Part 2 of a two-part series on the residents of Mayflower, Ark., who live a short distance from the homes that were evacuated after Exxon's oil spill and who feel neglected. Read Part 1.
MAYFLOWER, Ark.—The Pegasus pipeline runs between Illinois and Texas, over streams, under rivers, through wilds, and under relatively few homes. The fact that it split open underneath a housing development was a twist of bad luck. An independent forensic metallurgical report on the faulty stretch of pipe made note of that coincidence, and gave a half-nod to possible causality: "During construction of the homes, the pipeline may have experienced vehicle loadings caused by construction equipment and/or vehicles crossing the pipeline at multiple locations, including over the fractured segment." All else equal, humans are safer keeping a distance from pipelines, and vice-versa.
The reasons for energy infrastructure to be routed away from populated areas are obvious. In the '60s, for instance, before Arkansas built Lake Maumelle some seven miles southwest of Mayflower, the state insisted Exxon move the Pegasus out of its original path. Now the pipeline merely runs through Maumelle's watershed—one of 18 drinking water sources it traverses in Arkansas alone. State leaders insist Exxon move the Pegasus even further from the lake before the pipeline is restarted, if indeed it ever is, given that the pipeline's failure threatens the drinking water source for 400,000 people in and around Little Rock. Because pipelines rarely run under neighborhoods, not a great deal is known about what happens to people when there is a break in one.
Scott Crow, Linda Lynch's son, lives next door to his mother, across the street from the church on Snuggs Circle. On the day of the spill, when he heard oil was gushing out of the ground in Northwoods, his first thought was that someone had struck it rich. He grabbed a digital camera and tromped through the weeds that cover the pipeline's easement. It took him five minutes to reach the black swamp.
At the time, the smell didn't alarm him much. "It was like being at the gas station and there being oil on the ground," he said. "I figured it was probably about as dangerous as that, at the time, because there weren't announcements coming saying you need to get out of town." He posted photos to Facebook; news outlets that had been blocked from entering the subdivision picked them up. That night, he said, the smell became overpowering, "like being in a house on fire." He began developing headaches, nausea. A few days later, he became dizzy while working in his yard and fell to his knees
The first indication that he could be in danger came from strangers writing to him online and saying, hey, you really ought not to breathe that stuff. "Before this I didn't know the difference between the Keystone XL and a Keystone beer," Crow said, referring to the controversial oil pipeline many times the size of Pegasus that is proposed to run from Canada to the Gulf of Mexico. "It wasn't something I was studying up on." Early town meetings weren't much help. To Crow, it seemed that representatives from the state and from Exxon were more interested in keeping everyone calm than in addressing concerns directly. "Exxon finally, when they showed up, it felt like 'Red Dawn,' " he said. "You felt like your town was being taken over and there wasn't anything you could do about it. Any questions you asked it was like go back to your house." At their first meeting with officials, falling as it did so close after the Good Friday pipeline break, residents who attended got to take home a little Easter basket, courtesy of Exxon, for their troubles.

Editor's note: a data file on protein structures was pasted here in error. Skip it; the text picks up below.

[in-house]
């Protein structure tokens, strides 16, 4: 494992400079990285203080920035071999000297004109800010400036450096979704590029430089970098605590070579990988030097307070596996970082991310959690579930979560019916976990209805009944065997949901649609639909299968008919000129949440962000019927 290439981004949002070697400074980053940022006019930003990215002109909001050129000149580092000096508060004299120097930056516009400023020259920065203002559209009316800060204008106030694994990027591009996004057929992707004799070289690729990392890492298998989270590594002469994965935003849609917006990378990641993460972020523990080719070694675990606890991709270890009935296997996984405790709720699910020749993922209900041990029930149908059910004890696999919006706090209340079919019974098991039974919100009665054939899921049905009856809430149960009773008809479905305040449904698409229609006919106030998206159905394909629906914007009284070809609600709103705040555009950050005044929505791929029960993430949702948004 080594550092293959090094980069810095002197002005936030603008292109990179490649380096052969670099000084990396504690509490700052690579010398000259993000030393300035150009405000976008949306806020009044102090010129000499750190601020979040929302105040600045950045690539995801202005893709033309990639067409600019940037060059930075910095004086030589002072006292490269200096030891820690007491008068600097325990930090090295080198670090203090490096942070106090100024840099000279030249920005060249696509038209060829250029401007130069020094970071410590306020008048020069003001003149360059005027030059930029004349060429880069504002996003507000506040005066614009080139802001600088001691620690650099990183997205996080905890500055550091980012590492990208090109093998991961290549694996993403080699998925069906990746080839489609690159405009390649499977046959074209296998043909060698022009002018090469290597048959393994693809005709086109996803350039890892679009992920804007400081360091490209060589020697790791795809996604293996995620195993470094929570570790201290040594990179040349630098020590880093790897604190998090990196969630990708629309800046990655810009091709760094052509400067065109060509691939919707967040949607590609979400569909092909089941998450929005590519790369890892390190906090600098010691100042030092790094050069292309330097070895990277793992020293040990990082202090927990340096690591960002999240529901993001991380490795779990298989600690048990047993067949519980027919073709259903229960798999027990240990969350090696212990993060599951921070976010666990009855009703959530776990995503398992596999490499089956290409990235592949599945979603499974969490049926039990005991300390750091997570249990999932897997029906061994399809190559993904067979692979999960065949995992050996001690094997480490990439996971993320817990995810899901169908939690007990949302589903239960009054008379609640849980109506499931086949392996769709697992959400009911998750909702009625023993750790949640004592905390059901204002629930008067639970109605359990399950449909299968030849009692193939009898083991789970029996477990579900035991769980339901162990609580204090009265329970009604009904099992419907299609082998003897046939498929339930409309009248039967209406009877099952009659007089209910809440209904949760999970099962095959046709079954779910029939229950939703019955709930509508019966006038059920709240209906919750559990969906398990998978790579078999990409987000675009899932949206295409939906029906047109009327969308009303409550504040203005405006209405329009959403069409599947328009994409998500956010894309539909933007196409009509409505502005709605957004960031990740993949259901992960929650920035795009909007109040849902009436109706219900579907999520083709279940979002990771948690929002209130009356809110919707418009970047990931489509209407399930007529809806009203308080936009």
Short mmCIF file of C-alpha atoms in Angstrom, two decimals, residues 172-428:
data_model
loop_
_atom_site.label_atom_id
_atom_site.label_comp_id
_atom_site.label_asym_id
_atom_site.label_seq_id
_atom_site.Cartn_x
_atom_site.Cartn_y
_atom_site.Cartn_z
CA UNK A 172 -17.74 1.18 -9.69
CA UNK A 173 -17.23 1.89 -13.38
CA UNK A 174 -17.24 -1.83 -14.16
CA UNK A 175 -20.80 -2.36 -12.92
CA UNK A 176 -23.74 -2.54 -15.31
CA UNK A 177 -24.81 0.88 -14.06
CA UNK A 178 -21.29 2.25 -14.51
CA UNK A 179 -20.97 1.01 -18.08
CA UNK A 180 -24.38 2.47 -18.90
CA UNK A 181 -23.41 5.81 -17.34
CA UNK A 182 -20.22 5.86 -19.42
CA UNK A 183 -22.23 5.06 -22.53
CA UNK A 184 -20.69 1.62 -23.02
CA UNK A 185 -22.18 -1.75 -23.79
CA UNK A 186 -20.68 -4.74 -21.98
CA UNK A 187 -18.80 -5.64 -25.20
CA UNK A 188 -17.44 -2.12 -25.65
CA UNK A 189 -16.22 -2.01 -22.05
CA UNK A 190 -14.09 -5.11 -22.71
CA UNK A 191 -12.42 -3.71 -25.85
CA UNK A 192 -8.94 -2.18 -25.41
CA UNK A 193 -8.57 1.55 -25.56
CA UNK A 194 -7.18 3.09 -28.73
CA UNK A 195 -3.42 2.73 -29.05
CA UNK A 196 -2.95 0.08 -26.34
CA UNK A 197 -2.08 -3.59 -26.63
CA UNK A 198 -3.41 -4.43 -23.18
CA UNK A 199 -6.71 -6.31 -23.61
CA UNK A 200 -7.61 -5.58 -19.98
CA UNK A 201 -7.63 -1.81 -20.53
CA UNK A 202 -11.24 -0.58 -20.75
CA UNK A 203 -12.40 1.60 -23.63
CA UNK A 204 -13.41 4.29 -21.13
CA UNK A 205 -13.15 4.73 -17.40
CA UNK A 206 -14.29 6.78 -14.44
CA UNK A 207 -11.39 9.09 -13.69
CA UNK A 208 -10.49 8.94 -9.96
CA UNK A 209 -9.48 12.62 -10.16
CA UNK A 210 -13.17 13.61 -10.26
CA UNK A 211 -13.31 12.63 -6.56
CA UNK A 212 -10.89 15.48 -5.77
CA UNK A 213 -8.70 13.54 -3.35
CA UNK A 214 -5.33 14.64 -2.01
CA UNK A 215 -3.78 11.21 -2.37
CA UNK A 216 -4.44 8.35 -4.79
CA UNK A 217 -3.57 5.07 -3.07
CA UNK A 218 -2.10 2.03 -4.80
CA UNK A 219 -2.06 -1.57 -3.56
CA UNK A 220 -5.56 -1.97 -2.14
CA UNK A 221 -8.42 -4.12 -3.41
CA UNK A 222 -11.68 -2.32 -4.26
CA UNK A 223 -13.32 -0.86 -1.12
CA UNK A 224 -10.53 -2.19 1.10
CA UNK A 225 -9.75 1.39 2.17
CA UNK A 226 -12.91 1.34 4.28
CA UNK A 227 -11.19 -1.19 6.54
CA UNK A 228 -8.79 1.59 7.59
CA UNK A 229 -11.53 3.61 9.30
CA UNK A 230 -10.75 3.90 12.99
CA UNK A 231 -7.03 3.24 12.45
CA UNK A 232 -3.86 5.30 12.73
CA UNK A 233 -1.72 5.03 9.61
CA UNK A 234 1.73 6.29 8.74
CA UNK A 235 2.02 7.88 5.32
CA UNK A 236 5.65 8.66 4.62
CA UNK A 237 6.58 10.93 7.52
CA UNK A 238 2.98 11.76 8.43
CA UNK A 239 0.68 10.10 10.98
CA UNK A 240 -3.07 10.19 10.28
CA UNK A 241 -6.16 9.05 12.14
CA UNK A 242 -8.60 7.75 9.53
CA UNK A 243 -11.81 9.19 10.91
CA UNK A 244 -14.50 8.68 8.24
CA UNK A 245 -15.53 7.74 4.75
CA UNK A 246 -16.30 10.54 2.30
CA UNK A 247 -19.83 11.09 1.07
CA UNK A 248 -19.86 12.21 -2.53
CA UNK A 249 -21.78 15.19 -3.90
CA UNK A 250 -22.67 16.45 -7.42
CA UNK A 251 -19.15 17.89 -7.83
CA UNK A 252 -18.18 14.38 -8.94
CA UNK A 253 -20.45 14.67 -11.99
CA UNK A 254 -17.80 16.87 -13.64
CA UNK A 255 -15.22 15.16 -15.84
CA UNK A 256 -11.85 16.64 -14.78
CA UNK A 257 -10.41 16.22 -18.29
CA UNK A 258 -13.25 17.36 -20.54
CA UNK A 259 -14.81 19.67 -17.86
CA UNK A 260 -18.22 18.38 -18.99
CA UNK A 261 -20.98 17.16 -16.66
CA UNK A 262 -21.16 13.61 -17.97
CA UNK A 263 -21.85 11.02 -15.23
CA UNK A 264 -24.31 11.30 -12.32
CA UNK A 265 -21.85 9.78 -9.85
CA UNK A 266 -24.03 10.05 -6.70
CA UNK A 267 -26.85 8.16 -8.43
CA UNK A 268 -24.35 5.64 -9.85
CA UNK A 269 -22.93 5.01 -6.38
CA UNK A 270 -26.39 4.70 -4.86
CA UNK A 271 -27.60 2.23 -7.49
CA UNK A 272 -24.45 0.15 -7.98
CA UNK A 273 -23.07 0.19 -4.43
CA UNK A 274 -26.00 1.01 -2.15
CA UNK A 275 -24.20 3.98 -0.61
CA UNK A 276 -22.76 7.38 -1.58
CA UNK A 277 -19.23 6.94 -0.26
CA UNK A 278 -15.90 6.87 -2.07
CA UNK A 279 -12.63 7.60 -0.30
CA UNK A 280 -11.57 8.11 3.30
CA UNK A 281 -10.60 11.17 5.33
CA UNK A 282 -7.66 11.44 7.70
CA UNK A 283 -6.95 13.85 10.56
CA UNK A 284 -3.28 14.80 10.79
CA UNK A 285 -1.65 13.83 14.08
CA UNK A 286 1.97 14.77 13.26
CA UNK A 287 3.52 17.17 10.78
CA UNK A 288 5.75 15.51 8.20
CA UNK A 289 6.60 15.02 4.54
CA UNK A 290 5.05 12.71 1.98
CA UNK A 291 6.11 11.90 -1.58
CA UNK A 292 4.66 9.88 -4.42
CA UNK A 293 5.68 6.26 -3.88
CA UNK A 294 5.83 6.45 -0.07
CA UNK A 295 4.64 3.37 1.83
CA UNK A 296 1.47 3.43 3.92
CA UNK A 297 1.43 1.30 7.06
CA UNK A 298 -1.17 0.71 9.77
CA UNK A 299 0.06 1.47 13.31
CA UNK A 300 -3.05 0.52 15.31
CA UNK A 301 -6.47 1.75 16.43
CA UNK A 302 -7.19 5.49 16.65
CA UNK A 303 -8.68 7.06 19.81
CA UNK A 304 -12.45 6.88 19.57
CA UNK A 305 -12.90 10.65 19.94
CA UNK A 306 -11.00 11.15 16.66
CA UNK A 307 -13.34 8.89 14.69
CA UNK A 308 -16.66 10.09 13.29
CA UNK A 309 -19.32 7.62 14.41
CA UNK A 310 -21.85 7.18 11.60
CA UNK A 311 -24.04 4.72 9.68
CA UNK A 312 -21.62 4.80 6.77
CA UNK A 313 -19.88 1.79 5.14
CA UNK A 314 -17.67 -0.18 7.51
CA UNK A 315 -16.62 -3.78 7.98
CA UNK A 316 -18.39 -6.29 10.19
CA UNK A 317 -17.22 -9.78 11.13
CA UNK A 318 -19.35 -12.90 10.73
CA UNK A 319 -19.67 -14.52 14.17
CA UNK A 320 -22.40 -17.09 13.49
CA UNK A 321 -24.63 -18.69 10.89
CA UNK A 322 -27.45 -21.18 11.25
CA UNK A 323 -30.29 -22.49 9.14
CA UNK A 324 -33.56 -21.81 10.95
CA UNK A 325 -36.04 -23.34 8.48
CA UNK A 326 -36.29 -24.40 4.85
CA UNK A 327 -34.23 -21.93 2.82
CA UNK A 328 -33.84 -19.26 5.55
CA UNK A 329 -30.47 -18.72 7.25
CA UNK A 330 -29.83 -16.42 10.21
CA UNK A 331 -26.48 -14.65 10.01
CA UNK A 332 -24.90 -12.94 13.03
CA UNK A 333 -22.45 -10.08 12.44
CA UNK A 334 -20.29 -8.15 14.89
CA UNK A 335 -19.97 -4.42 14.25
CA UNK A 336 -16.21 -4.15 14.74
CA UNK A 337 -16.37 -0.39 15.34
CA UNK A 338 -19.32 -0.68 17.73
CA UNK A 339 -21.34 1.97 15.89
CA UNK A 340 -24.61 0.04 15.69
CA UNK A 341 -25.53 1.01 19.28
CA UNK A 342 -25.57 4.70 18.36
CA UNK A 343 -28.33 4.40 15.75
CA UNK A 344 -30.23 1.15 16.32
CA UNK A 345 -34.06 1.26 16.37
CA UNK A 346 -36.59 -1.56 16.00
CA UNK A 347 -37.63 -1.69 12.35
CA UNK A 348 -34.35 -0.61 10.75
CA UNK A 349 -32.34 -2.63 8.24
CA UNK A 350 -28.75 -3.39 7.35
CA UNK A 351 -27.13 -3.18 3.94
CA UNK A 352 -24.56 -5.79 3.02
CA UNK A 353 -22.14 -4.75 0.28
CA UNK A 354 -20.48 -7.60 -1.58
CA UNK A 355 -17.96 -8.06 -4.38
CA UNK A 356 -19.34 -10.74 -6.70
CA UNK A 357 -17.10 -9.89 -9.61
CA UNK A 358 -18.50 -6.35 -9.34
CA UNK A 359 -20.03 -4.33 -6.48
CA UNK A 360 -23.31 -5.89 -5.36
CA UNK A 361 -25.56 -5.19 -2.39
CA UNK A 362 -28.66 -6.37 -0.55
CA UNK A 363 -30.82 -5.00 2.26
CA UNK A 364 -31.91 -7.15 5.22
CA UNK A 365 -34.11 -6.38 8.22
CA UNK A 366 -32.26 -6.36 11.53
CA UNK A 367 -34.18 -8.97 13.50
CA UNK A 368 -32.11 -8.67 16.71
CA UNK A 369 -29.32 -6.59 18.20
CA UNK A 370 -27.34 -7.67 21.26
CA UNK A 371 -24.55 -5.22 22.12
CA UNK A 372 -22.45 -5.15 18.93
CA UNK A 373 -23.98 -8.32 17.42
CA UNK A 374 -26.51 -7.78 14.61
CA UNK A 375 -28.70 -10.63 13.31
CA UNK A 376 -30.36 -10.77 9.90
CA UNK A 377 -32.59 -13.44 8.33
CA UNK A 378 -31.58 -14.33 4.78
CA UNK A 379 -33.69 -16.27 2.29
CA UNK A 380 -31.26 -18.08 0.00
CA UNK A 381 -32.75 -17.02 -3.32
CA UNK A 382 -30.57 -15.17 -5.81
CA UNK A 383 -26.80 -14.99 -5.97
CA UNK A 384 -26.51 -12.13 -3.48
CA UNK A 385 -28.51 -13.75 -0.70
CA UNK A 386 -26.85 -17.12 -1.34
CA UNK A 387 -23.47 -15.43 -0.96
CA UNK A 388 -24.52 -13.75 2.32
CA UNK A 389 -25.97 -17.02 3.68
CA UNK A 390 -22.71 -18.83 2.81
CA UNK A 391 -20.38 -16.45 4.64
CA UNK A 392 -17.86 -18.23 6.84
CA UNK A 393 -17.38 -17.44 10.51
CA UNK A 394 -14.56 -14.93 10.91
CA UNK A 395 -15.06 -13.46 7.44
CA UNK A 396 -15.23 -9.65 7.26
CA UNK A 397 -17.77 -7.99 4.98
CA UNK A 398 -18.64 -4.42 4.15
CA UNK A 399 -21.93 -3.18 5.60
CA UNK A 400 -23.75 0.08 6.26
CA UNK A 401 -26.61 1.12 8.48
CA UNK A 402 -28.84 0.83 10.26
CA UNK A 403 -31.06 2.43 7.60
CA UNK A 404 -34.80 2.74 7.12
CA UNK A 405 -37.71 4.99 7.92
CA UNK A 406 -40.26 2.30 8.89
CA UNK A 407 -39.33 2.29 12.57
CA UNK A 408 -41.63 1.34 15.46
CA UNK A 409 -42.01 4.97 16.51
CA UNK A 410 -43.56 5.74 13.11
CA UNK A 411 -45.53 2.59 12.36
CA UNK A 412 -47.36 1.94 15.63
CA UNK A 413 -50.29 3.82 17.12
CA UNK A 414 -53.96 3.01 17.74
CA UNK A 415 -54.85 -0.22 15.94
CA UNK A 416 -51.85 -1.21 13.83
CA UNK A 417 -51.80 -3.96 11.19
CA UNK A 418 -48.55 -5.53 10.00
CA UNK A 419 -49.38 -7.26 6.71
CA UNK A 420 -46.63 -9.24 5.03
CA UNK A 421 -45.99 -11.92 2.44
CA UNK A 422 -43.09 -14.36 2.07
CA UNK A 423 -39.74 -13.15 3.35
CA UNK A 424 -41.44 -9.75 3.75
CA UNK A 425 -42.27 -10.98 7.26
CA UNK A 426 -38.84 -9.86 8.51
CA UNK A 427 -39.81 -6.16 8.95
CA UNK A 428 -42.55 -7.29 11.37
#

It was mid-April before they got word—official word, via the news—that the pipeline contained some known carcinogens and other chemicals that might explain the headaches and dizziness. It was a major revelation, not least because Crow had suffered a round of cancer two years earlier that cost him one testicle and left him monitoring a stable mass on the other. Crow and his wife, Barbara Bogard Crow, drove to the University of Arkansas for Medical Sciences medical center in Little Rock, they say, where they received two different receptions. Crow told his attending physician that he was worried about how close he was living to the oil spill. He underwent a few tests and emerged with no definitive diagnosis. Barbara, meanwhile, didn't mention the oil spill. Doctors ran several tests and diagnosed her with bronchitis. Exxon's claims department paid for that visit for the two of them but hasn't answered their calls since. Aaron Stryk, an Exxon spokesman, said in an email that all health claims from Mayflower are handled "on a case-by-case basis" and that "for all valid claims, we have paid all medical expenses."
These days, after a rain, Barbara's tongue tingles with a metallic flavor.
"I feel like anything on this side of Northwoods, they don't care about," Crow said. "If they'd let us know from the get-go, I could've gotten out of there for a while. Two weeks I'm out here breathing it and no one's telling me?